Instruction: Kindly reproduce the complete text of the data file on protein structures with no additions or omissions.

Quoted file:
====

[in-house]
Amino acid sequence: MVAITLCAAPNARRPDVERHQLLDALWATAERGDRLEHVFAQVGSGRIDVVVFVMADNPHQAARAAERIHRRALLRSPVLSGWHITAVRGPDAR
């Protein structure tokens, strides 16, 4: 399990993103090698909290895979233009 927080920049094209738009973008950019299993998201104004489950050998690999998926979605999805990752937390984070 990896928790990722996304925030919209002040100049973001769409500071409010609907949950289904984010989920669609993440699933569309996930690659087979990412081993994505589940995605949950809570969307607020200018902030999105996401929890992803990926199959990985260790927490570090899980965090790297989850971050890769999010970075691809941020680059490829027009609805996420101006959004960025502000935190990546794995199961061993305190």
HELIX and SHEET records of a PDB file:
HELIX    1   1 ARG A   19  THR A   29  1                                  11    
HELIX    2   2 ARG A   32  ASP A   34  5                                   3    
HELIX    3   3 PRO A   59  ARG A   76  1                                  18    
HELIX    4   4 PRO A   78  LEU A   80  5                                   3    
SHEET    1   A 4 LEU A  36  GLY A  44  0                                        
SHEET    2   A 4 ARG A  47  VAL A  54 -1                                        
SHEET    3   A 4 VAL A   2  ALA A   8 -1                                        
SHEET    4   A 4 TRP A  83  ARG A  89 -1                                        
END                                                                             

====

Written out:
[in-house]
Amino acid sequence: MVAITLCAAPNARRPDVERHQLLDALWATAERGDRLEHVFAQVGSGRIDVVVFVMADNPHQAARAAERIHRRALLRSPVLSGWHITAVRGPDAR
């Protein structure tokens, strides 16, 4: 399990993103090698909290895979233009 927080920049094209738009973008950019299993998201104004489950050998690999998926979605999805990752937390984070 990896928790990722996304925030919209002040100049973001769409500071409010609907949950289904984010989920669609993440699933569309996930690659087979990412081993994505589940995605949950809570969307607020200018902030999105996401929890992803990926199959990985260790927490570090899980965090790297989850971050890769999010970075691809941020680059490829027009609805996420101006959004960025502000935190990546794995199961061993305190």
HELIX and SHEET records of a PDB file:
HELIX    1   1 ARG A   19  THR A   29  1                                  11    
HELIX    2   2 ARG A   32  ASP A   34  5                                   3    
HELIX    3   3 PRO A   59  ARG A   76  1                                  18    
HELIX    4   4 PRO A   78  LEU A   80  5                                   3    
SHEET    1   A 4 LEU A  36  GLY A  44  0                                        
SHEET    2   A 4 ARG A  47  VAL A  54 -1                                        
SHEET    3   A 4 VAL A   2  ALA A   8 -1                                        
SHEET    4   A 4 TRP A  83  ARG A  89 -1                                        
END                                                                             